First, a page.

The "Dainty Dot" Building

The "Dainty Dot" Building

The “American Dream” also plays a role in the development of architecture in Boston, especially in the former Shreve, Crump and Low building in the Back Bay. The story of one of Boston’s most celebrated Art Deco buildings is told through its highly ornate façade, designed in 1929-1930 by William T. Aldrich, a classically trained architect at the Ecole des Beaux Arts in Paris and the Massachusetts Institute of Technology[1]. An outstanding example of Art Deco in Boston, its façade incorporates Art Deco and Neoclassical motifs in the form of half shells, flowers, leaves and knot designs. These details allude to the history of America’s oldest jewelry company. The building also tells the story of countless men and women who have created memories and special moments with the purchase of a piece of jewelry from this prestigious firm.

Shreve Crump & Low Building

Shreve Crump & Low Building

 

Another common thread  that these two buildings share is the threat of demolition, which will silence and erase their stories and rich contribution to Boston’s urban fabric. The Achmuty “Dainty Dot” Building and the former Shreve, Crump and Low Building are both slated for demolition in spite of the efforts of preservationists and citizens who fought a tireless battle to designate these two structures as Boston Landmarks. The petitions to designate such buildings as landmarks were denied but thanks to the worsening economy, further plans for demolition have been put on hold, allowing their stories to continue to be told.

Shreve Crump & Low Building - Detail of ornamentation

Shreve Crump & Low Building - Detail of ornamentation

Shreve Crump & Low - Iron work

Shreve Crump & Low - Iron work

 


[1] Robert B. MacKay, Long Island Country Houses and their Architects, 1860-1940 (New York: W.W. Norton and Company 1997) 48

H.H. Richardson: Celebrating an American Genius!

Trinity Church in Copley Square, 1872-1877

Trinity Church on Copley Square, (1872-1877)

This week marks the 171stbirthday of one of the greatest architects of all time: Henry Hobson Richardson.  Born on September 28, 1838 in Louisiana, H.H. Richardson gained international fame immediately following the completion of one of the most iconic buildings in the city of Boston; Trinity Church on Copley Square.

Considered one of the most important and visually compelling buildings in American architecture, Trinity Church gave birth to the style known today as the “Richardsonian Romanesque.” The Richardsonian Romanesque became the first style of American architecture to be copied throughout the United States, Canada and northern European countries. Characterized for its massive, almost fortress like appearance, thick rounded arches, heavy rustication, red clay tiles for the roof and for the most part the use of a central tower, the style dominated American architecture for the rest of the 19thcentury. Notable examples of the Richardsonian Romanesque in the area include the Cambridge Public Libraryand Cambridge City Hall and in Boston his influence is seen throughout the city, particularly in the Back Bay.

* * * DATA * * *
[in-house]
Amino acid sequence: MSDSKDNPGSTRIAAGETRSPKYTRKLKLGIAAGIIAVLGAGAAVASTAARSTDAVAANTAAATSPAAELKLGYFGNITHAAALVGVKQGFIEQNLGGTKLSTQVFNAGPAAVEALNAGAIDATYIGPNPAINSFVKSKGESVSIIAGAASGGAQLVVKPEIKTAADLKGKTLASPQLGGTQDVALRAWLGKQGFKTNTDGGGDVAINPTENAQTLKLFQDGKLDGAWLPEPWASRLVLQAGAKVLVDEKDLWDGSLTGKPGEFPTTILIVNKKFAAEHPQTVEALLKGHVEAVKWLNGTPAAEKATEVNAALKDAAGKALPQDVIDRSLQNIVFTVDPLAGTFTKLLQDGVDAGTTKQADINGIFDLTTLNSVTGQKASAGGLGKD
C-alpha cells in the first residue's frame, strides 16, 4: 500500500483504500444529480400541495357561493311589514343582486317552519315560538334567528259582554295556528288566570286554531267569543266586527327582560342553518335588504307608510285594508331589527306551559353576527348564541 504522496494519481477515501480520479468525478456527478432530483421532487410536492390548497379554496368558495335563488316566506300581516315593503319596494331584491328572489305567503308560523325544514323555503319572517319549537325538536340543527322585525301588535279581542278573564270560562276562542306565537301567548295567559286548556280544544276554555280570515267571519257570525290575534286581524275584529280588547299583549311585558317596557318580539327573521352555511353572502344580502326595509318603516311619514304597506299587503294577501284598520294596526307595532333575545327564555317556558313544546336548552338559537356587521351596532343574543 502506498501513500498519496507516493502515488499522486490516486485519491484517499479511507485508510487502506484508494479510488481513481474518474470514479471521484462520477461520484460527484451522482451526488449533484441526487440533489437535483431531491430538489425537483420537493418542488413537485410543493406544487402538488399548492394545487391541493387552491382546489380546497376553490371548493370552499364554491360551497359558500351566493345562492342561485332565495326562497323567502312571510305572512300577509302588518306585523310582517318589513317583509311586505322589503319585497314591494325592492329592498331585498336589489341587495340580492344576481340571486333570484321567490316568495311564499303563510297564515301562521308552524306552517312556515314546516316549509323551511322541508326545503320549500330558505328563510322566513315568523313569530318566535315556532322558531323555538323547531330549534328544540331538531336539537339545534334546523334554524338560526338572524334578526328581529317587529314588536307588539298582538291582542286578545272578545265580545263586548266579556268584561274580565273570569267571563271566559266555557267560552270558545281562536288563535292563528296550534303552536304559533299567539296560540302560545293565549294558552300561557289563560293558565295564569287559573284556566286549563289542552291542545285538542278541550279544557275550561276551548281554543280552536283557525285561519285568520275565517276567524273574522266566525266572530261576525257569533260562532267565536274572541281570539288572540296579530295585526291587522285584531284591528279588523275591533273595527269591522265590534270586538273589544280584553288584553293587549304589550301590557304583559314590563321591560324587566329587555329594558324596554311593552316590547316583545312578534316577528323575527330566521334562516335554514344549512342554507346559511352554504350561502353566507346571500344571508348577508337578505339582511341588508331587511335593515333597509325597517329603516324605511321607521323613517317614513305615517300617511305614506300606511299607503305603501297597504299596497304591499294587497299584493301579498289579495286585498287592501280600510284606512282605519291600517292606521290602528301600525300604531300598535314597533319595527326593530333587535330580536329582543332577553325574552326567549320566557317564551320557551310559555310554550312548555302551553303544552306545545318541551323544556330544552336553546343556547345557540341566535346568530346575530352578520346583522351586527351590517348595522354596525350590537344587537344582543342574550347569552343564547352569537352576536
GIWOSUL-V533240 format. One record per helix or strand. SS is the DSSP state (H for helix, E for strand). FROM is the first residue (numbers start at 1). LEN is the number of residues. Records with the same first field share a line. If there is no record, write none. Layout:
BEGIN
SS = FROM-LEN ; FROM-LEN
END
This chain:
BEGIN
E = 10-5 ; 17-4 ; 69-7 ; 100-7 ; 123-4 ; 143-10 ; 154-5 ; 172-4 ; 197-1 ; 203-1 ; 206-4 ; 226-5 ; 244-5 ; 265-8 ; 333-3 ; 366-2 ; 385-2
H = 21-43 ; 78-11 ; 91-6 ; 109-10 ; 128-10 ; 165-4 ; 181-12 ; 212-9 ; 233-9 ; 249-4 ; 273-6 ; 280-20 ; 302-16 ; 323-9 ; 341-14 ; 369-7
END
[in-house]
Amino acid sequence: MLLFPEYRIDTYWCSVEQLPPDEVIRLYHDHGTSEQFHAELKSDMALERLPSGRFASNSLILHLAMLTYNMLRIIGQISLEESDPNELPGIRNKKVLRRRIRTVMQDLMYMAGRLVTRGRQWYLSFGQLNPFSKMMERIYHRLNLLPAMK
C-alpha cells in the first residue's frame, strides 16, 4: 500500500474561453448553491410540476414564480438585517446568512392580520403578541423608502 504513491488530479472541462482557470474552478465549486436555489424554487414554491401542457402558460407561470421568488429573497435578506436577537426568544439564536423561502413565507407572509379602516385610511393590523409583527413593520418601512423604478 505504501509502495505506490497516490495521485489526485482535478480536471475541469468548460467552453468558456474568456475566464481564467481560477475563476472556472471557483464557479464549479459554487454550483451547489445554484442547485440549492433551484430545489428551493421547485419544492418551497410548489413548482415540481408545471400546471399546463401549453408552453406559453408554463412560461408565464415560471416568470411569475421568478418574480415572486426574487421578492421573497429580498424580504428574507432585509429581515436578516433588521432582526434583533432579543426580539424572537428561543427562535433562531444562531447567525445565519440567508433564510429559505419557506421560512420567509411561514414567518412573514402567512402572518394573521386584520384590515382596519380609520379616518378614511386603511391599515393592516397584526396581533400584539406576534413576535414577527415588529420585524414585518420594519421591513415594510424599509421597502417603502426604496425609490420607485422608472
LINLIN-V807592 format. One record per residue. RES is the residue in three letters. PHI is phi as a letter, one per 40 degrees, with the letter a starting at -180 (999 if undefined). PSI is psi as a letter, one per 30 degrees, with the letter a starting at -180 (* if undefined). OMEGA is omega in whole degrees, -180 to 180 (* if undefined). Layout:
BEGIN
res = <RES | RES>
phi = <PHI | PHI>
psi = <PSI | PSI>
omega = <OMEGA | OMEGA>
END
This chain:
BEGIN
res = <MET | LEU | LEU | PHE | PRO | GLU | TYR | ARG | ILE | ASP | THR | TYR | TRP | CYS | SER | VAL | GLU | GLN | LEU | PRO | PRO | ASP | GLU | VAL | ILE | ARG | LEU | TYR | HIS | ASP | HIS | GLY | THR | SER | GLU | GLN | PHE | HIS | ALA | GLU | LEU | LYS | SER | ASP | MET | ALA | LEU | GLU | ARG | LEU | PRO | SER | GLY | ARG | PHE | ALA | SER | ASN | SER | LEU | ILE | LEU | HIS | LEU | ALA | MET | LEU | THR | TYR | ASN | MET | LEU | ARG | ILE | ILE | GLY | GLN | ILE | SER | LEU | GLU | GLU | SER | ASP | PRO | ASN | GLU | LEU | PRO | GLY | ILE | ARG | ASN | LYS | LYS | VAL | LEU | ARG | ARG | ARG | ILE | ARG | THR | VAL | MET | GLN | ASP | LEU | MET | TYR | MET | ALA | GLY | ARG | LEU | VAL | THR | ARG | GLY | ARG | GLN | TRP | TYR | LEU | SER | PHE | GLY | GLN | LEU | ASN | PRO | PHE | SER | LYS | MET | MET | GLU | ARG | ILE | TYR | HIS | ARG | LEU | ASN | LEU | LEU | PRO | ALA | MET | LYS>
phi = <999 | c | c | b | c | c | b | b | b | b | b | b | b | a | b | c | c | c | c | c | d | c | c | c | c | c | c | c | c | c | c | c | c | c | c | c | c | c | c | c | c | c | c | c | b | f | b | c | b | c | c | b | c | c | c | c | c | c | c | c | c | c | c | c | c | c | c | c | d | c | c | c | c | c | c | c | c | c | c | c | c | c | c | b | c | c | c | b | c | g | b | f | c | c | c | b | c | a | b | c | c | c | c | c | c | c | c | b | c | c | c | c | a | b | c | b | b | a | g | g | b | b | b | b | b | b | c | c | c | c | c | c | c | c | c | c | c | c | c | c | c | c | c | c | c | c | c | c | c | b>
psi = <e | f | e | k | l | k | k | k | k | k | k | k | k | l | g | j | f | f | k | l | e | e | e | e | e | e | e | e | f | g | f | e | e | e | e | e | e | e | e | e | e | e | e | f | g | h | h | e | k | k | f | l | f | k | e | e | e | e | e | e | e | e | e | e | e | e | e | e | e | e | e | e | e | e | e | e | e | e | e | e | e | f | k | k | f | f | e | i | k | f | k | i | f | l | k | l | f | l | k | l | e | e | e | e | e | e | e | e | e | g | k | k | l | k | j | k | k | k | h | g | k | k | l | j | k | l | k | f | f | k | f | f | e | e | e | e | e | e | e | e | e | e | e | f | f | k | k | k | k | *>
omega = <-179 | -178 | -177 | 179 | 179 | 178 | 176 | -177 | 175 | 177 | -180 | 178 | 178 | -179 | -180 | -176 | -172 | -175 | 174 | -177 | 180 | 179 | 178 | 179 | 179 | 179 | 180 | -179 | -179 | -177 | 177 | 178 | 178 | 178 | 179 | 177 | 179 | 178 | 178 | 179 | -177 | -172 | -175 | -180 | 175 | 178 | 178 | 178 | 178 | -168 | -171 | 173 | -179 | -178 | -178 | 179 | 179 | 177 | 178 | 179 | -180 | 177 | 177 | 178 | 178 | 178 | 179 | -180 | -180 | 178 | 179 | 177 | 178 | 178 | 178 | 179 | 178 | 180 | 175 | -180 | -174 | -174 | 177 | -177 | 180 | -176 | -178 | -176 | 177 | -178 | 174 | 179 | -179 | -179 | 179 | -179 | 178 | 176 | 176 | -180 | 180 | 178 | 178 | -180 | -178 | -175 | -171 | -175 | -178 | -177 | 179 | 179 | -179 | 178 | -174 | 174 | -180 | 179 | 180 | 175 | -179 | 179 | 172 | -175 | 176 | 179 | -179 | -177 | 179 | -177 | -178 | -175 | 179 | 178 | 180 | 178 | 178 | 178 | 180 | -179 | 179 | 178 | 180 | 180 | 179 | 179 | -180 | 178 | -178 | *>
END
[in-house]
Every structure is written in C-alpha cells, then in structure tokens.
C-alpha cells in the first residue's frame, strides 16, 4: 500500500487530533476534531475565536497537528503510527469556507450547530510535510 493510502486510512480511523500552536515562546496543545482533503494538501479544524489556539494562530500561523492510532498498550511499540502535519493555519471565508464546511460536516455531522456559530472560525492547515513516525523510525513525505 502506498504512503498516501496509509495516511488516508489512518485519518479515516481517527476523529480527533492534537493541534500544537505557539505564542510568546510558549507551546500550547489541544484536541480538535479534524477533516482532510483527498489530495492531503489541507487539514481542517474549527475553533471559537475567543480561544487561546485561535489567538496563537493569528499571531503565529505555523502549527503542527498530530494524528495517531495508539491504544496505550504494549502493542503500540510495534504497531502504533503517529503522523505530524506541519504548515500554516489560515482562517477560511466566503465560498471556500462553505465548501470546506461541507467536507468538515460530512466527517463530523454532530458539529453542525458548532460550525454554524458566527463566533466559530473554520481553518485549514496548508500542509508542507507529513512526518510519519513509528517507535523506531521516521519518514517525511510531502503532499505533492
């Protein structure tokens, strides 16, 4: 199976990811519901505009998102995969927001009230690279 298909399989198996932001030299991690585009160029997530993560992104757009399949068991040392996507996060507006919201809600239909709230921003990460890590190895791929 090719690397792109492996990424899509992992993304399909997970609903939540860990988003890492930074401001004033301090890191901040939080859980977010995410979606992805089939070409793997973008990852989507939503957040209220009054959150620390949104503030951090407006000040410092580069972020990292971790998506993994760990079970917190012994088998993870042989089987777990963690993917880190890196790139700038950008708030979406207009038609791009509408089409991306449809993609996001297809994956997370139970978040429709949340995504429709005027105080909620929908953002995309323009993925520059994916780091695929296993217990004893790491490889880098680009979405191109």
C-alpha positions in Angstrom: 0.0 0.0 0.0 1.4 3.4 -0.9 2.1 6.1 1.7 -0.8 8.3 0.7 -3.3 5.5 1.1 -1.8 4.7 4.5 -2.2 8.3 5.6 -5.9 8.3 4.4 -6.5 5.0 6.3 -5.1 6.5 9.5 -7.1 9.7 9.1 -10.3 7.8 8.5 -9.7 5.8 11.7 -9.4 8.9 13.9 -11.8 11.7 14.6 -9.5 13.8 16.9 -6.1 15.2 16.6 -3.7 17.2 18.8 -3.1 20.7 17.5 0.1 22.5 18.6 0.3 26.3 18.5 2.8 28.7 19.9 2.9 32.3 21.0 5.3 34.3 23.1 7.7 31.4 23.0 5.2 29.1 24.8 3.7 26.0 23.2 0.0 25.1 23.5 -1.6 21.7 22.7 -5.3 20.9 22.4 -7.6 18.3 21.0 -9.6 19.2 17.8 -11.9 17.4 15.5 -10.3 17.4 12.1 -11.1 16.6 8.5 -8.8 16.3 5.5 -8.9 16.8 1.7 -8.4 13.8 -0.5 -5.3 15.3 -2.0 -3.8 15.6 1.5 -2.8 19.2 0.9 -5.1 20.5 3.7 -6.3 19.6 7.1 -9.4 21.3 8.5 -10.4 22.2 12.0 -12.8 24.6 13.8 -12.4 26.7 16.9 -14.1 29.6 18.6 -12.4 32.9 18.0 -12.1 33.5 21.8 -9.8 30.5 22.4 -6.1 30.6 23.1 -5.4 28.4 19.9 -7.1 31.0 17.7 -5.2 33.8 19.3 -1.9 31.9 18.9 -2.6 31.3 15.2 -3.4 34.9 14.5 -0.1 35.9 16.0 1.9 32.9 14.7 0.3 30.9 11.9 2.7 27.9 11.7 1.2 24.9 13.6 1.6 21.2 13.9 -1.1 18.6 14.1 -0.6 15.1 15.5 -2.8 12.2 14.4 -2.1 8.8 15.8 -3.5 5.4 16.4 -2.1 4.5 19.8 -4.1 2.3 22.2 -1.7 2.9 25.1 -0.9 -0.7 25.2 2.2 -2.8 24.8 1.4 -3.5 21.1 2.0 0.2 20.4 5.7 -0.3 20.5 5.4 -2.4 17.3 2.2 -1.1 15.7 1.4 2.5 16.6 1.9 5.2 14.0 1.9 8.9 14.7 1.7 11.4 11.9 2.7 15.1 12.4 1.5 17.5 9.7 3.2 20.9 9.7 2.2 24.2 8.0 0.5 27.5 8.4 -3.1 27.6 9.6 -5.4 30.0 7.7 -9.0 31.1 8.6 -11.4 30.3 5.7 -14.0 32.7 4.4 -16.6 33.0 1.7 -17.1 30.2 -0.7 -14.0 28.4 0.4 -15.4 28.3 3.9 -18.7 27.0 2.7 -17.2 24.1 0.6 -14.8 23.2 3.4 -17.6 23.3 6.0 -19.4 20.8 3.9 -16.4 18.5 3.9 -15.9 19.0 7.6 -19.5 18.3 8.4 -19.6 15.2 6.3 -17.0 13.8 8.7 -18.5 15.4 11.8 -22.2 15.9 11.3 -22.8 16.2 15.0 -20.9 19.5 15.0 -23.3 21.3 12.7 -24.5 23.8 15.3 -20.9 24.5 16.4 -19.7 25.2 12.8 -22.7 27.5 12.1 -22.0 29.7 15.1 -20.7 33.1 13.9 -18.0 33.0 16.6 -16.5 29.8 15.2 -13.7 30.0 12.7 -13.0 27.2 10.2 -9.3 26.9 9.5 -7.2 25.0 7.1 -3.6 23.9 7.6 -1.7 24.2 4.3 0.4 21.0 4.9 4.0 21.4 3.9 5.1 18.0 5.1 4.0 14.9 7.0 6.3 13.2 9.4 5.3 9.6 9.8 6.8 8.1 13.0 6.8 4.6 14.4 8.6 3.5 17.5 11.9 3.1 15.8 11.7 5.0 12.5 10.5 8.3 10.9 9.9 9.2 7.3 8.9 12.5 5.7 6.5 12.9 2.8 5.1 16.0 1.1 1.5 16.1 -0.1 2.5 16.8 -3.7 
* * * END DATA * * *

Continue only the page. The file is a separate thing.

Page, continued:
Richardson not only designed the buildings that we know of today, but also the furniture and the interior detailing of the woodwork that occupied them.  His influence as a furniture designer is traced in the current Greene and Greene exhibition at the Museum of Fine Arts in Boston which closes on October 18, 2009.

The Woburn Public Library (1876-1879)

The Woburn Public Library (1876-1879)

H.H. Richardson’s creative genius and influence on American architecture and design has been obscured through the years by Frank Lloyd Wright (1867-1959), considered to date the most powerful force in modern architecture in America. With the 175th anniversary of Richardson’s birth approaching in 2014 and the 130thanniversary of the Woburn Public Library marked in 2009, the legacy of H.H. Richardson will continue to live on for future generations of historians and architects alike who have witnessed the power of his designs on American culture.

Happy Birthday H.H. Richardson!

Many of Richardson’s buildings are open to the public including Trinity Church, Stonehurst in Waltham, the Converse Memorial Library and the Woburn Public Library among others. For more information on this American genius, consult the following books and monographs.

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Kenneth Breisch, Henry Hobson Richardson and the Small Public Library in America: A Study in Typology (Cambridge: The MIT Press, 1997)

Margaret Henderson Floyd, Henry Hobson Richardson: A Genius for Architecture, (New York: The Monacelli Press, 1997)

James F. O’Gorman, Living Architecture:  A Biography of H. H. Richardson, (New York: Simon & Schuster, 1997)

James F. O’Gorman, ed. The Makers of Trinity Church in the City of Boston, (Amherst and Boston, MA: University of Massachusetts)

Mariana Griswold Van Rensselaer, Henry Hobson Richardson and His Works (New York: Dover Publications, 1969)

Stonehurst (The Robert Treat Paine House, Waltham, MA 1883-1886)

Stonehurst (The Robert Treat Paine House, Waltham, MA 1883-1886)